FAQs About Slip & Fall Cases

I slipped and fell in a grocery store on some kind of liquid in the aisle. Do I have a case?

It depends. If the liquid you slipped on was spilt by a shopper and had been there for only a short period of time, then you probably have no case. Although the store owner is required to take reasonable efforts to ensure that there are no hazards in the store, the store cannot be expected to find all such spills immediately when they occur. Generally the grocery store or supermarket must have some kind of procedure for inspecting the aisles for spills and other hazards on a regular basis, say every half an hour. And of course the store must clean up spills that they find. Therefore, if you can prove that the spill had been there for some time, say for at least a half an hour, then you can probably win your case. The problem is proving how long it was there. Alternatively, if you can prove that store employees were aware of the spill for even a short period of time, but did not clean it up, then you have a good case. Further, if a store employee caused the spill, the store is almost always liable, even if the spill was there for only a short time. But again, the problem is proving this. In sum, whether your slip and fall in the supermarket or grocery story will result in a good case depends largely upon (1) who caused the spill (another customer or a store employee); (2) how long the spill was there without being cleaned up; and (3) whether store employees were aware of the spill. Contact us to learn more.

I slipped on ice or snow at a restaurant, or at my neighbors, or at the mall. Are they liable to me for my injuries?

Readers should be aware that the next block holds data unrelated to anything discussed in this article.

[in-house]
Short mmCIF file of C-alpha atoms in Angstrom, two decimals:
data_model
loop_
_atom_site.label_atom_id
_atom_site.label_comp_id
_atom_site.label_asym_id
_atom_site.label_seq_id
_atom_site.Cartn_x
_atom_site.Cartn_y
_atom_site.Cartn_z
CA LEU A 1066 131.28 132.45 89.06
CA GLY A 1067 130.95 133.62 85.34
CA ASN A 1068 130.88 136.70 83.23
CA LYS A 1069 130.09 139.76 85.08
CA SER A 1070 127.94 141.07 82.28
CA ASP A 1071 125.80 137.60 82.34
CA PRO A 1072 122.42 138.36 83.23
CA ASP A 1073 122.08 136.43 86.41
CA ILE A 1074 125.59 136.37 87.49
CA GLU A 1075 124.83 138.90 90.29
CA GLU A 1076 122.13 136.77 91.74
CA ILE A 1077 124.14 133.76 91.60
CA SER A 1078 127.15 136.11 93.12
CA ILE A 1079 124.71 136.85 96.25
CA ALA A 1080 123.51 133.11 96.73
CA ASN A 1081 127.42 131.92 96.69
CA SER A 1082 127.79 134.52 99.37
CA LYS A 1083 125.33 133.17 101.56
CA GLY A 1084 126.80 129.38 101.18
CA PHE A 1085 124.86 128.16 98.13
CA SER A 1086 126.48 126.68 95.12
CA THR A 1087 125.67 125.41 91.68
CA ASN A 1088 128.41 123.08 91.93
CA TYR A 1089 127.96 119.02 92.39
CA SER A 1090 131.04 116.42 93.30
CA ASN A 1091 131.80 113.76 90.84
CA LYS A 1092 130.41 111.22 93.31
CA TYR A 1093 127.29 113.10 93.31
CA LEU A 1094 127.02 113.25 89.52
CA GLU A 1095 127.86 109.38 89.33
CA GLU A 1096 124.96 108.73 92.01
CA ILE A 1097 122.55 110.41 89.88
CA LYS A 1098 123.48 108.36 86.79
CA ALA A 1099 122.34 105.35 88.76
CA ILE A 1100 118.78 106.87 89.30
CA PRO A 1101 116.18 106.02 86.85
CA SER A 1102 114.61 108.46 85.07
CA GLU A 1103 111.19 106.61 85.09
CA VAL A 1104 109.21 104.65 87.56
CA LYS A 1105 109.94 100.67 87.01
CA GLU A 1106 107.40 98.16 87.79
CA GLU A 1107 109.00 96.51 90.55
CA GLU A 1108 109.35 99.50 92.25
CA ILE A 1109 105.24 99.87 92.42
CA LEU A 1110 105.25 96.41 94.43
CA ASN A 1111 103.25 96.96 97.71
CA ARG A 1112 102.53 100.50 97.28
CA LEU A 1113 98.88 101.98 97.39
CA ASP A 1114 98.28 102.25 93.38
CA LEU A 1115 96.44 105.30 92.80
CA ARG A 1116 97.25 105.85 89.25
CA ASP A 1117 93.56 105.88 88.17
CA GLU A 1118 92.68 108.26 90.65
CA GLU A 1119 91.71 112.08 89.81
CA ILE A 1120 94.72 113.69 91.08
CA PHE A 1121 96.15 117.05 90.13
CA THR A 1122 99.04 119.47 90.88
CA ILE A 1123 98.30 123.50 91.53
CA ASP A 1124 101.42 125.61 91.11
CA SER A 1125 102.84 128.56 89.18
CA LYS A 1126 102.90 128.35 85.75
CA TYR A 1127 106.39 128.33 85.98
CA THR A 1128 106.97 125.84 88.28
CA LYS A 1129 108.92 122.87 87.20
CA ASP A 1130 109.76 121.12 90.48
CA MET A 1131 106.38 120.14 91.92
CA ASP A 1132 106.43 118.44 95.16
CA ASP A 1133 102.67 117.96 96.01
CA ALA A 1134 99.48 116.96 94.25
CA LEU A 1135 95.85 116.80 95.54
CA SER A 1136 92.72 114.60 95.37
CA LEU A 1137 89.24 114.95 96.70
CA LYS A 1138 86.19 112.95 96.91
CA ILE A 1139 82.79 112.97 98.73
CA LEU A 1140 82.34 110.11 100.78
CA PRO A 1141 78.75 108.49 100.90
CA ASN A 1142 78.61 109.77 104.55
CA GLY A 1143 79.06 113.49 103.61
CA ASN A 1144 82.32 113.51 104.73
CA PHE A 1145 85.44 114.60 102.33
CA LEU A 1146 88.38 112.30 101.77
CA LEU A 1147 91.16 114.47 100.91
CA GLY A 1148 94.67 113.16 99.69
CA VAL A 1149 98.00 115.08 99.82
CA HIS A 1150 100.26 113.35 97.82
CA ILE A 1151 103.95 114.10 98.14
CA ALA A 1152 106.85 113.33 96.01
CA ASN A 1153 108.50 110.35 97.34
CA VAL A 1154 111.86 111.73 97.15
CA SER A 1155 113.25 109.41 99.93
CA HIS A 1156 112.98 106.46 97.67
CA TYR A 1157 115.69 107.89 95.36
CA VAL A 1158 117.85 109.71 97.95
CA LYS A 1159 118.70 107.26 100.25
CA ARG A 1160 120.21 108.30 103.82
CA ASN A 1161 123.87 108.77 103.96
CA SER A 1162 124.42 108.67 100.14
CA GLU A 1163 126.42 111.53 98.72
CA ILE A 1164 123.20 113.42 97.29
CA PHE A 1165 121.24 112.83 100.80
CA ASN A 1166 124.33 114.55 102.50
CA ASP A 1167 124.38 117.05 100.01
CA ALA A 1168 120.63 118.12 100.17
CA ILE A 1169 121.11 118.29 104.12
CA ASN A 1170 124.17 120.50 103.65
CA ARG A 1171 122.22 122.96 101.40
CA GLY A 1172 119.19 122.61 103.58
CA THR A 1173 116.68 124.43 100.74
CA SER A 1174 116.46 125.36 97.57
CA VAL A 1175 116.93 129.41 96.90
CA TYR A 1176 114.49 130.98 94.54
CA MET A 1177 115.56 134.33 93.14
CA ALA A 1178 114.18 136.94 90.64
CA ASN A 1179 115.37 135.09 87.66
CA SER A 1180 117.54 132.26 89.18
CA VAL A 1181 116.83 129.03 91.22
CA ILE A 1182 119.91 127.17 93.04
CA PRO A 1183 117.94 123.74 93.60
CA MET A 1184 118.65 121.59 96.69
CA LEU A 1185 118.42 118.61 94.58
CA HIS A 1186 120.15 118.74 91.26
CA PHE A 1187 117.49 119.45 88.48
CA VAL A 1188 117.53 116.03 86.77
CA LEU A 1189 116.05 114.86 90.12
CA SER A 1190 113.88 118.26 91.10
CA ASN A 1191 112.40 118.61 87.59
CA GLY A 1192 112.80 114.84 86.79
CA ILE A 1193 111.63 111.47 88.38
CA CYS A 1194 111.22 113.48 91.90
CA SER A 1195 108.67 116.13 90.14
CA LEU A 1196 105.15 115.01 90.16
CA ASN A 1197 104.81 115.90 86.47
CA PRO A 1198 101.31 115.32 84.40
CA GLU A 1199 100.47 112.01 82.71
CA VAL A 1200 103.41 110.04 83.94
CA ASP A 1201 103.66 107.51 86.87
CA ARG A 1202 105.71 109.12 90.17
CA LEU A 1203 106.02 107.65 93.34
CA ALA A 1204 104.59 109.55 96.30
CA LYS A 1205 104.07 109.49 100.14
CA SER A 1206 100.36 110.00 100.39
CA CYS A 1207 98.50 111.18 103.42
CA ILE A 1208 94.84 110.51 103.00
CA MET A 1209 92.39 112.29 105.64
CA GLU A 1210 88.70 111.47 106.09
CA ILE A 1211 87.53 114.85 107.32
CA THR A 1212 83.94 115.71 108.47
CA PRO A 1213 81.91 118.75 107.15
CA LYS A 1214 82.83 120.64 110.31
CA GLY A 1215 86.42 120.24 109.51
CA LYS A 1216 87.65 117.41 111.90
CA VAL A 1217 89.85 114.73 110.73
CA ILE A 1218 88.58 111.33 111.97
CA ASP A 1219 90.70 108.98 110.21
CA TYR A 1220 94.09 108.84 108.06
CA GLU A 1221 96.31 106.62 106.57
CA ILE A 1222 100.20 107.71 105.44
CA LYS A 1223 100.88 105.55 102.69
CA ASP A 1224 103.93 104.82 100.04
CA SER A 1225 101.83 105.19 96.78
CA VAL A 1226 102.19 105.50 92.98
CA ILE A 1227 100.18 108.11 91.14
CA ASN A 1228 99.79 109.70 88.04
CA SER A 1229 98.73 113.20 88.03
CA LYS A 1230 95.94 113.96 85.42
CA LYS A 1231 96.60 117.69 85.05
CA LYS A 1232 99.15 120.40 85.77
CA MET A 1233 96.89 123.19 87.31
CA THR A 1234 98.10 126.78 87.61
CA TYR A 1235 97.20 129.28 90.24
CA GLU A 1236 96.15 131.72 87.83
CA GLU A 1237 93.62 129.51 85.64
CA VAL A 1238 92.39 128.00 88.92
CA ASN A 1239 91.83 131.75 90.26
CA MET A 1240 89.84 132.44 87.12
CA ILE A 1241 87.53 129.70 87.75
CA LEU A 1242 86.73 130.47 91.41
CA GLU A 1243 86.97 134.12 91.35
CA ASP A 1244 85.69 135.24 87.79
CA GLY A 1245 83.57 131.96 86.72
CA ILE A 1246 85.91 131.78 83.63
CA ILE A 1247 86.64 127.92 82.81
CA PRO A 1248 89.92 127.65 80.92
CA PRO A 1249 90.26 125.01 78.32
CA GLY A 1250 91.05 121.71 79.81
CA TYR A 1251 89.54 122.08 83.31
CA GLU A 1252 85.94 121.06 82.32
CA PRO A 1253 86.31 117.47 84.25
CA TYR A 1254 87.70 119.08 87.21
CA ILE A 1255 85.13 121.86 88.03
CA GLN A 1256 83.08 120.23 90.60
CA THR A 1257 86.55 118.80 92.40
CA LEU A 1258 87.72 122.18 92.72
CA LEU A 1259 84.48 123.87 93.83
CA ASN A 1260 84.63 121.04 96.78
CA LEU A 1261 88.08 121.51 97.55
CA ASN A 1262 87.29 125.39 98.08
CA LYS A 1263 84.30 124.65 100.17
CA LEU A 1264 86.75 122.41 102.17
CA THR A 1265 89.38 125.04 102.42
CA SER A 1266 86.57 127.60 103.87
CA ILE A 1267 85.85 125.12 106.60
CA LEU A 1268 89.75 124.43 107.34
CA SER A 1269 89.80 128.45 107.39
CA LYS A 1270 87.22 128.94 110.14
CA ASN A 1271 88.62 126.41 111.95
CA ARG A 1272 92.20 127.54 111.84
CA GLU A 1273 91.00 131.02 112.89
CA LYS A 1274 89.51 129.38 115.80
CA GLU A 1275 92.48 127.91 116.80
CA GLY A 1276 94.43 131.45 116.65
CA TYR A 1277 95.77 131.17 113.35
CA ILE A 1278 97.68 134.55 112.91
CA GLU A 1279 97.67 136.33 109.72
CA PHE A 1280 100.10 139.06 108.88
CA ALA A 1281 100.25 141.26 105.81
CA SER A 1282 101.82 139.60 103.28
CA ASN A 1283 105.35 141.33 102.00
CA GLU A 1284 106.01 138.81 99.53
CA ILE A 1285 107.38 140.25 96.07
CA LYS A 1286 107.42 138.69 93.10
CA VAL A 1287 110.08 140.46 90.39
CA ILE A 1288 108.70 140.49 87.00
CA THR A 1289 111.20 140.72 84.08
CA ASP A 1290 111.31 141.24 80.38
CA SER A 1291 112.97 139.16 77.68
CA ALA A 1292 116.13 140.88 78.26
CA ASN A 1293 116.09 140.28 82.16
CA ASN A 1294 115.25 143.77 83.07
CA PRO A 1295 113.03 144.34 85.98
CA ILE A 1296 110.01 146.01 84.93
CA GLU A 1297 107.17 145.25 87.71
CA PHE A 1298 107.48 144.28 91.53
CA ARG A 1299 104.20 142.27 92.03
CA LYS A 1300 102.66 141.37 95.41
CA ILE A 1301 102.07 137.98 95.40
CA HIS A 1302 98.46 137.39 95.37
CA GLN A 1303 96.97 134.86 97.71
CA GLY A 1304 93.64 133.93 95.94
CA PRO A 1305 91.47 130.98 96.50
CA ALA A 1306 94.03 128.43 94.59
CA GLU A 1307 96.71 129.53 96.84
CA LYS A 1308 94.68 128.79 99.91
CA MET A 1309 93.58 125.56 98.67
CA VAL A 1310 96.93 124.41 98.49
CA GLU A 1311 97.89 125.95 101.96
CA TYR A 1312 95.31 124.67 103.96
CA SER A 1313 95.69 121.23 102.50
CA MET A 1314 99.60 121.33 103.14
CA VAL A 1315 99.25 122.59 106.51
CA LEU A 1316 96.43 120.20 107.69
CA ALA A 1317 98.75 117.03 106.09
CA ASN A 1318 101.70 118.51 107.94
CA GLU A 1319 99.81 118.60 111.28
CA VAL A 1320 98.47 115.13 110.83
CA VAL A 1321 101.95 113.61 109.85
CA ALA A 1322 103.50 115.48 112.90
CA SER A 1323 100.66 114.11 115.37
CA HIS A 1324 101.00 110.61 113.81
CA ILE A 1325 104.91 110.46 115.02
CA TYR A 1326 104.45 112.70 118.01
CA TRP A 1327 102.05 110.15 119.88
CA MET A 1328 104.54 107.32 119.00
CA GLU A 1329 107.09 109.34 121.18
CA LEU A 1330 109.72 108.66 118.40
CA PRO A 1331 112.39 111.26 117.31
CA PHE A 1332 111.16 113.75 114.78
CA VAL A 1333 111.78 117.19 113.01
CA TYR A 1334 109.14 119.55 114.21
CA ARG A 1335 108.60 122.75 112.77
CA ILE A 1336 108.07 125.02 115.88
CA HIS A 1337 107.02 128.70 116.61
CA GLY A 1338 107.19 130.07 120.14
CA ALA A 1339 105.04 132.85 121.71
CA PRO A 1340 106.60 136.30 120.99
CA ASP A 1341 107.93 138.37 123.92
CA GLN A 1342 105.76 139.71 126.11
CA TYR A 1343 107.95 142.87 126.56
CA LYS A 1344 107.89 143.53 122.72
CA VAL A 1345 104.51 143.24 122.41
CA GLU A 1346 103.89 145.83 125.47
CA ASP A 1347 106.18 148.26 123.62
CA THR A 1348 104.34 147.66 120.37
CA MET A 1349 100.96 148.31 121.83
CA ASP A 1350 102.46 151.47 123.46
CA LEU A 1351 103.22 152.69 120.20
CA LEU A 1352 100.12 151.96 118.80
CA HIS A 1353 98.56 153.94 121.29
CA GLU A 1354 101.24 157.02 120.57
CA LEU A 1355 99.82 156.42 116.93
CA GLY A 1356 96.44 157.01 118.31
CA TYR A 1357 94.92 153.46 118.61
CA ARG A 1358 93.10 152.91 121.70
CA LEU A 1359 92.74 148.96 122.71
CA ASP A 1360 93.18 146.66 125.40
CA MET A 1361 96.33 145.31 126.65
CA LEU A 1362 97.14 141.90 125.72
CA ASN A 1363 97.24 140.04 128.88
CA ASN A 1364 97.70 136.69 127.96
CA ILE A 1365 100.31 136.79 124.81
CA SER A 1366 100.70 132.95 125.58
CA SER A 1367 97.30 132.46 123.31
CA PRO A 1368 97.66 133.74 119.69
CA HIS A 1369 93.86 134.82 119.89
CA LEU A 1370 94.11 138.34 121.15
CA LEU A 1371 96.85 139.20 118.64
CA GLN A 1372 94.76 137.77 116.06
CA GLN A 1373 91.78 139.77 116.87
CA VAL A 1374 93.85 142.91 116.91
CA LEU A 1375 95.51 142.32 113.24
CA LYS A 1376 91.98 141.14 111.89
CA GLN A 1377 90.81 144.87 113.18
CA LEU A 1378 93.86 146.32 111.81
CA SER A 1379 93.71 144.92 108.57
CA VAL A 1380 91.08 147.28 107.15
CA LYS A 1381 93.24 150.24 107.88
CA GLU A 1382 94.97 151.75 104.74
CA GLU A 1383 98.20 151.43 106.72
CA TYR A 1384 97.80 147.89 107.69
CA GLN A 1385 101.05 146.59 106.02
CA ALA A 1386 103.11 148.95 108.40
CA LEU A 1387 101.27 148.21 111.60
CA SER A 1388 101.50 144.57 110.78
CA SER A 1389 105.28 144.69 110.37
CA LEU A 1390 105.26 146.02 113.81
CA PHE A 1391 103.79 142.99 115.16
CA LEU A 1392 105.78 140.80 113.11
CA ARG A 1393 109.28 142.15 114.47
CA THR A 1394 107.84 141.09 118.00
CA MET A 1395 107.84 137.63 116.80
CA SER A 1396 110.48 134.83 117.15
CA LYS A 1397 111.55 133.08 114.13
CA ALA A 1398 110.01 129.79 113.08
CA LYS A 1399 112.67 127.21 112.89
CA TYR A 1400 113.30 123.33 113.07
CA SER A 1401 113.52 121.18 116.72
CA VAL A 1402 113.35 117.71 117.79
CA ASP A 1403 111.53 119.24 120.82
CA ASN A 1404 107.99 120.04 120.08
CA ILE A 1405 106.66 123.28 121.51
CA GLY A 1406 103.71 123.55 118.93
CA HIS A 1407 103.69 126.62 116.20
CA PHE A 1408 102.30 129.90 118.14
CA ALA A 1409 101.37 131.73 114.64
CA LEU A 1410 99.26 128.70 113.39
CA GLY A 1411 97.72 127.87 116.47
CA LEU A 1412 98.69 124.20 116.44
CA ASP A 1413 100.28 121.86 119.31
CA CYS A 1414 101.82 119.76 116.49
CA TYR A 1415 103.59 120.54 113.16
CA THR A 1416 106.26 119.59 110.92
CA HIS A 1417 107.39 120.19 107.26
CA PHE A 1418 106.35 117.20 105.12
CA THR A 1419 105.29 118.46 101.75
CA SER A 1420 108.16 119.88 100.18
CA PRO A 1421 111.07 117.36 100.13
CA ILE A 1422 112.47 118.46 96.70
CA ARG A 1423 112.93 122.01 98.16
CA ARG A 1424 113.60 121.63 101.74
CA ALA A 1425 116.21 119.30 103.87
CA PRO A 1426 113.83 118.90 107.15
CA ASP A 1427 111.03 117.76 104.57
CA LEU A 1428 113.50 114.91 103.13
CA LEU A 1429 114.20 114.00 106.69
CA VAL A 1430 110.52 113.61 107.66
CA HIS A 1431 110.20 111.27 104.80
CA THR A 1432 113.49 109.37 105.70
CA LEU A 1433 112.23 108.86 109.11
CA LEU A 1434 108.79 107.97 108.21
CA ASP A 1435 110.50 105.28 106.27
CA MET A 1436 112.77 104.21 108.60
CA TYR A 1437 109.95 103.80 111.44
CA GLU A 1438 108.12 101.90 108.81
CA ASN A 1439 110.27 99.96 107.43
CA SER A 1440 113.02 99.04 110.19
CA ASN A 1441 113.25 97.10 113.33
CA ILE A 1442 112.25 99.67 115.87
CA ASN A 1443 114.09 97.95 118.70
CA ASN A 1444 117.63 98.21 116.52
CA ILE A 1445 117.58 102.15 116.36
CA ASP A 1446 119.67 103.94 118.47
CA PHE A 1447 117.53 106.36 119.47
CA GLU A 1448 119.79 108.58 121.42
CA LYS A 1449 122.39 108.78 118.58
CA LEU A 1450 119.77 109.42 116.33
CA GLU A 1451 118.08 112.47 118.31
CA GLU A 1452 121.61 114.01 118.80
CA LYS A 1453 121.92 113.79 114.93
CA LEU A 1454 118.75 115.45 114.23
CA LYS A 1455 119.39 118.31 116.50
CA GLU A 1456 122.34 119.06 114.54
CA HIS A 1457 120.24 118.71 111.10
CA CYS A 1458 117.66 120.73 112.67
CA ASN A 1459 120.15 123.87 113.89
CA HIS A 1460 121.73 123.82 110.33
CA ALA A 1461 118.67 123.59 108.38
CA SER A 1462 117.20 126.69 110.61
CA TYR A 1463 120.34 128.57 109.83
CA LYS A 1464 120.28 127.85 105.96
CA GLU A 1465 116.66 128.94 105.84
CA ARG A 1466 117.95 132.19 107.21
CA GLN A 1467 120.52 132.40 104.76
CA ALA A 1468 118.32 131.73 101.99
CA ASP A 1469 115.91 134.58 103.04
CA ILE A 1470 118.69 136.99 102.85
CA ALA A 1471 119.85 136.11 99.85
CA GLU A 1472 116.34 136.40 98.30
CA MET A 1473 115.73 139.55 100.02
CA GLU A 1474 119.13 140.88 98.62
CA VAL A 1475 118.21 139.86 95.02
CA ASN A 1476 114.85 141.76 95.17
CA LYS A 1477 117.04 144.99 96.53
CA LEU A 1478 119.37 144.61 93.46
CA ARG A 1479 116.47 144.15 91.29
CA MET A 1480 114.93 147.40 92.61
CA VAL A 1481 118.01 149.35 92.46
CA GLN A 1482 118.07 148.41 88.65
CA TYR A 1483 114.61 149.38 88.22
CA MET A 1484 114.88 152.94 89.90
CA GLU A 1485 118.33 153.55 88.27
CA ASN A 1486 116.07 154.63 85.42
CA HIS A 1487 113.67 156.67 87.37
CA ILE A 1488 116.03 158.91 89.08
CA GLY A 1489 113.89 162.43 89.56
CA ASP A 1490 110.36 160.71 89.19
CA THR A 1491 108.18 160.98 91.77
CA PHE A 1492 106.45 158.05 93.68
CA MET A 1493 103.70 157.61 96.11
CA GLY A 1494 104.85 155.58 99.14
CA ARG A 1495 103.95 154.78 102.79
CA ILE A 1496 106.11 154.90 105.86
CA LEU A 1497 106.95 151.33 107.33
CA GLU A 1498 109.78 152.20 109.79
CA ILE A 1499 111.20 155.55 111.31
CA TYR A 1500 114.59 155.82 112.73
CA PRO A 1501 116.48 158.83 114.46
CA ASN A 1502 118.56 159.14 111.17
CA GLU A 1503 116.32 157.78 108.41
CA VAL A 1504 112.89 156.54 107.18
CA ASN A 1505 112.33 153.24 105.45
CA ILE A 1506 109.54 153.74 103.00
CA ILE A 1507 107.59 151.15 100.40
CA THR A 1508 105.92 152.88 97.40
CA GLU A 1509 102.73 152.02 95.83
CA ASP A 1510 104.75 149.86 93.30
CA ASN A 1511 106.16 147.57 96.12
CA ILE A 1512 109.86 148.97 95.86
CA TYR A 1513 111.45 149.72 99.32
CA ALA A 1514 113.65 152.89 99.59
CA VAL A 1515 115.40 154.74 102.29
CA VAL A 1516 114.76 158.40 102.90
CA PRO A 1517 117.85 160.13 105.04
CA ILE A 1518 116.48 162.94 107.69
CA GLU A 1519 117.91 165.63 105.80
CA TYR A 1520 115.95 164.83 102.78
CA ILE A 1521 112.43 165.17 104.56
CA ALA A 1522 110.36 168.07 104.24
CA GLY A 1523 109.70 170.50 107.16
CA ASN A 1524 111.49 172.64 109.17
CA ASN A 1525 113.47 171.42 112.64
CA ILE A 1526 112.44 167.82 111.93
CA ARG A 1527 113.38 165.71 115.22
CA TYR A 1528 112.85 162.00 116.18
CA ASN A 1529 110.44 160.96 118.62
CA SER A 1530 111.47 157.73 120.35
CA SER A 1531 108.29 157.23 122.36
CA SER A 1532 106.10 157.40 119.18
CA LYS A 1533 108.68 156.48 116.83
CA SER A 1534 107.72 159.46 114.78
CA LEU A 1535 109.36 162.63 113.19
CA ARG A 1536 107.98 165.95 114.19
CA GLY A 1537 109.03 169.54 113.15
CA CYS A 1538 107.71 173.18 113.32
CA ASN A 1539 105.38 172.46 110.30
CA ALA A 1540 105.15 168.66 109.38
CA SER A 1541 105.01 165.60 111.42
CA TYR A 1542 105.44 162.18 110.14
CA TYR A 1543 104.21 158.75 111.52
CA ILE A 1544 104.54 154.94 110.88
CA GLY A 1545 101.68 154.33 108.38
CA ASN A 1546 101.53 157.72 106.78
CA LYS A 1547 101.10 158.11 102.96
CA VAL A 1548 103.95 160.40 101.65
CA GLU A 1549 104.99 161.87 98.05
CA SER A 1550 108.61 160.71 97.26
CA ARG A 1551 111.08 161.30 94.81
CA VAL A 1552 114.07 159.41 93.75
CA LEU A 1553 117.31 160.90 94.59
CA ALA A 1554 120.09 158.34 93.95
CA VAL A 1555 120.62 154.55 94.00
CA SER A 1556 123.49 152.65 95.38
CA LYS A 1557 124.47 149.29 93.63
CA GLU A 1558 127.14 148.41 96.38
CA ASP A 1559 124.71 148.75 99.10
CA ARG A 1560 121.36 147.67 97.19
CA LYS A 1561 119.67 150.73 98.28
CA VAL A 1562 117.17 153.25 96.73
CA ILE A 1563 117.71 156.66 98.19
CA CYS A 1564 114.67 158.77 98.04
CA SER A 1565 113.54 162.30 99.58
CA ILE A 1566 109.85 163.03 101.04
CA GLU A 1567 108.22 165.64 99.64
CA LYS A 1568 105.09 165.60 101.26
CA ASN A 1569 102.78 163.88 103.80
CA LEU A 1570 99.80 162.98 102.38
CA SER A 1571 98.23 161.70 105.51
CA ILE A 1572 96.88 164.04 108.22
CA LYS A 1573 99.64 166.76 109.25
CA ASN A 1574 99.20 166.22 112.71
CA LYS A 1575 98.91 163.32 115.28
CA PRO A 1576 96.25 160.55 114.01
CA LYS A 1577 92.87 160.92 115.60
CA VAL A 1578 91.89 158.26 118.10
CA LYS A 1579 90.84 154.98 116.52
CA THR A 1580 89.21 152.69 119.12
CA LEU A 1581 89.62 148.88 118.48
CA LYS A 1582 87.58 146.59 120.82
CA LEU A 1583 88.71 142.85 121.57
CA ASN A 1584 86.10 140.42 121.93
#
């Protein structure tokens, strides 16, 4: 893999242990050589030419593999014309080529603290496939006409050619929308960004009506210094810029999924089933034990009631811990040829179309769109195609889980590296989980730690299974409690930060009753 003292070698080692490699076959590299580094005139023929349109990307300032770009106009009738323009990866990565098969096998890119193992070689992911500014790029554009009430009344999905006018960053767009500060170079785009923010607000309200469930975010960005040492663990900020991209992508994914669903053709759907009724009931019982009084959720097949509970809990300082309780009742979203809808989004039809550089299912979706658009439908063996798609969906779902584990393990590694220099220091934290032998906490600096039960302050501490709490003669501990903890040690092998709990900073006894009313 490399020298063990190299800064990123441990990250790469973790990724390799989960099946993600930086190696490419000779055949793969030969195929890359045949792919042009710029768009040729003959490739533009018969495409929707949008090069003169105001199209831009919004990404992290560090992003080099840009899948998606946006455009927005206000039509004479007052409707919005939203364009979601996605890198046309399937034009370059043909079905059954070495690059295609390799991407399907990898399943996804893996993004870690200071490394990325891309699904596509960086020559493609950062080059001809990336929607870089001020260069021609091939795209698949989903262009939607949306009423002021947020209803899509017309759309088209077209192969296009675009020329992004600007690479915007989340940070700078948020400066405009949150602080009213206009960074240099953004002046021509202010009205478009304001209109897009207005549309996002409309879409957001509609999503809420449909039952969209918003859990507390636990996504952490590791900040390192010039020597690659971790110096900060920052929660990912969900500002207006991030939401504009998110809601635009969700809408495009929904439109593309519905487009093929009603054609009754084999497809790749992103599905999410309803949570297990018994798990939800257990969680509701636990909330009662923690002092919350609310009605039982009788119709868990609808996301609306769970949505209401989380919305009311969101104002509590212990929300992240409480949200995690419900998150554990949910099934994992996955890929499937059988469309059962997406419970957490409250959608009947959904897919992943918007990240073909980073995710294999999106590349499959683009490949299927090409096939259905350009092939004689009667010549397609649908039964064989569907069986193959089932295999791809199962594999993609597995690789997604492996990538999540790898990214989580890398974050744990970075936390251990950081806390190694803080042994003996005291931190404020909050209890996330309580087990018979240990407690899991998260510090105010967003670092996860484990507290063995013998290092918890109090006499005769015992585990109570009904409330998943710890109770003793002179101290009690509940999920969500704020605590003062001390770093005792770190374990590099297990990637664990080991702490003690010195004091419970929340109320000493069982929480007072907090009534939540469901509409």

Not always. This is one of the most misunderstood areas of personal injury law. Many people believe that the owner of the property is automatically liable for slip and falls on ice on their property. Nothing could be further from the truth. These are often tough cases, especially in upstate New York where it is virtually impossible to remove all ice and snow at all times from property in winter months. Because it is so hard for a property owner to keep up with all the snow and ice that accumulates in the winter months, the law says that a property owner must act only “reasonably” in removing snow and ice – and is not liable for slip and falls on ice or snow if he at least acted reasonably. This usually means that a property owner will be found liable if the snow or ice was there for some time but the owner failed to remove it. Often the owner will be found not liable if the snow or ice was very recently formed. On the other hand, even with recently formed ice, the owner may be found liable if he failed to alleviate conditions that tended to create icy conditions. For example, perhaps the owner failed to fix an old gutter that was directing rain water onto the walkway (instead of onto the lawn) where the ice formed. Or perhaps puddles tended to form in this area (which would then freeze) because the owner had failed to correct a drainage problem on the property. Or the owner might have piled up snow that tended to melt and flow over to the area where the ice formed. An argument can be made that he should have piled the snow somewhere where the melting snow would not run to form puddles that would latter freeze. All of these possibilities must be investigated. Also, the weather records for the days leading up to the slip and fall must be examined. These will often show whether the ice was recently formed (when temperatures dropped) or whether it had been there for a while (if temperatures had stayed below freezing for the days leading up to the slip and fall). Contact us to learn more.